Come and get it!
Much to my surprise, as I’ve been a bit of a grumpypants lately, the post last week on Matthew Pratt Guterl’s “What to Love” really struck a chord with a number of you. Can you stand me blowing more sunshine up your skirt?
In today’s quit-lit-esque Jeremiad, Robert Zaretsky of the University of Houston riffs on Fernand Braudel’s The Mediterranean and the Mediterranean World in the Age of Phillip II in “The Future of History,” published today in The Chronicle of Higher Education:
Braudel’s approach casts light not just on early-modern scholastics, but also on their postmodern descendants. Consider the tempo of life in graduate school: It moves at the same glacial pace as did life during the age of Phillip. Still governed by guildlike regulations and socio-professional traditions that our early-modern ancestors would recognize, the careers of grad students advance as languidly as trade caravans once did across North Africa.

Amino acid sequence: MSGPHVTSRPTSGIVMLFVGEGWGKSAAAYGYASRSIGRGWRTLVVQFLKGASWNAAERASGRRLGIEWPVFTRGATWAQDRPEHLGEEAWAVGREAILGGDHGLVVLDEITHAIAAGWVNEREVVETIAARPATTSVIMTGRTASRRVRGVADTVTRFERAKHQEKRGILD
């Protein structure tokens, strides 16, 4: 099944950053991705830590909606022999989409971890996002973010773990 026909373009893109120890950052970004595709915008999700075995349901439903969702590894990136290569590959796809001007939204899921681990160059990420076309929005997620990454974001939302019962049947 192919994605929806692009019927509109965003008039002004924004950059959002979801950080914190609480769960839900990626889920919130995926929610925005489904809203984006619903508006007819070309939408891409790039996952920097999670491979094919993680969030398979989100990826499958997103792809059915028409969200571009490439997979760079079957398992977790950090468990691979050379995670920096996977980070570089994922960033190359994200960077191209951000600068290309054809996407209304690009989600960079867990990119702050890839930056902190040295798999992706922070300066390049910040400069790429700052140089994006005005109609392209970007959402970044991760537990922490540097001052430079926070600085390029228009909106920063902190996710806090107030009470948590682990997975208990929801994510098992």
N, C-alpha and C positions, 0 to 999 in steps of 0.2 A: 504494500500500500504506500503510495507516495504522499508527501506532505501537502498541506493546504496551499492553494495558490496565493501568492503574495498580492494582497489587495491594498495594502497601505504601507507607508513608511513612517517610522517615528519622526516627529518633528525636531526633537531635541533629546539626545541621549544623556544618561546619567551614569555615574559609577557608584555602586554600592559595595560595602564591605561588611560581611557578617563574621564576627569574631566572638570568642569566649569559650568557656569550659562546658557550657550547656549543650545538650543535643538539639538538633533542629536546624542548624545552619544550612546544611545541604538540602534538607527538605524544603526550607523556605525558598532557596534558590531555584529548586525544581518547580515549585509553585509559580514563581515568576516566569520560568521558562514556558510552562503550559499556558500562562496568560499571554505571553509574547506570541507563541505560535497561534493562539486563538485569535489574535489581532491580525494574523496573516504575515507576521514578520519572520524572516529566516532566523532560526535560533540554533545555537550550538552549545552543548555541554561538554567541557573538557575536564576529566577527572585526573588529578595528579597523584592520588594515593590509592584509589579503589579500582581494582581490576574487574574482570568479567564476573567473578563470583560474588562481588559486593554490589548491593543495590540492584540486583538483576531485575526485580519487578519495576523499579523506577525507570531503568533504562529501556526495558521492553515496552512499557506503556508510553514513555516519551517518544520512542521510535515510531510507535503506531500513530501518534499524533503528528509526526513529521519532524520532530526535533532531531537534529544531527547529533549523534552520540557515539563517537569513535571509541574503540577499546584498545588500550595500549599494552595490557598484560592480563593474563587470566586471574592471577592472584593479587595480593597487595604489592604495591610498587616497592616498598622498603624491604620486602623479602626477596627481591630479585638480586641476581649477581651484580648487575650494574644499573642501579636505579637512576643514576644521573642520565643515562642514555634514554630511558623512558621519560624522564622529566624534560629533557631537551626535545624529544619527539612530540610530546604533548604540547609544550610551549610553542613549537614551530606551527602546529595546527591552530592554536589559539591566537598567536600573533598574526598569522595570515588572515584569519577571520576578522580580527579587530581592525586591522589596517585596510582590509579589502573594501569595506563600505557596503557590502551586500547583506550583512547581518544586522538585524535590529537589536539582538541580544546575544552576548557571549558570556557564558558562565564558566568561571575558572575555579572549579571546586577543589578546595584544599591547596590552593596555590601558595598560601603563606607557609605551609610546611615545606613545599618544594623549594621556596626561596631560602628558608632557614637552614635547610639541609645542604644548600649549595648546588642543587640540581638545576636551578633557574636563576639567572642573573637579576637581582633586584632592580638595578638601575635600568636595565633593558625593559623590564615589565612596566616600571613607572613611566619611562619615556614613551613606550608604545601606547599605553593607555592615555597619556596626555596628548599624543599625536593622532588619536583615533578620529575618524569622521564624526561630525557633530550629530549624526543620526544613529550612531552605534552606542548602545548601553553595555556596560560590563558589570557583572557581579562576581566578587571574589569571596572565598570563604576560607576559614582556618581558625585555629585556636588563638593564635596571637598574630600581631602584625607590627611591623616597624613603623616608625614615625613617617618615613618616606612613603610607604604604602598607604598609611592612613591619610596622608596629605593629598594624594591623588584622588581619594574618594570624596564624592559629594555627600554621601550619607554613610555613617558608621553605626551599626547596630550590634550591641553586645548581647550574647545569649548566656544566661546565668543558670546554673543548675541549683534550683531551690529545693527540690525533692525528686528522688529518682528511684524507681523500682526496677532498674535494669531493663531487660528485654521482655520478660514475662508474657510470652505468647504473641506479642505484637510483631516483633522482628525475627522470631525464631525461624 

It is hardly surprising, then, that we are unprepared for the tempo and temper of the times. We have handicapped ourselves, in addition, by a process of professional fission, fracturing into a growing number of subdisciplines. As our profession continued to sprawl, we fastened on ever smaller matters, and phrased our work in ever more arcane jargon. Mostly indifferent to the art of storytelling, we have been dying a death by a thousand monographs.
Seriously? The “we’ve forgotten how to tell stories” line again? Just how many copies of The Med and the Med World did Braudel sell outside of university libraries, anyway? Was it a Book of the Month Club selection? Riiiight. Whenever I see that old line trotted out about “dying a death by a thousand monographs,” I see someone getting ready to push someone else out of the lifeboat, or at least hear him tell some kids to get off his lawn.
Enough of the “golden age” fantasies about the awesome, well-paid, and always well-respected scholars of yore. When is your imagined “golden age” for history in these United States–the early and mid-nineteenth century, when only Gentlemen Scholars wrote history and bent it to their Protestant, white, male, triumphalist ends? Just how many of those historians were actually making a living at it? Just about none? Alrighty then. Continue reading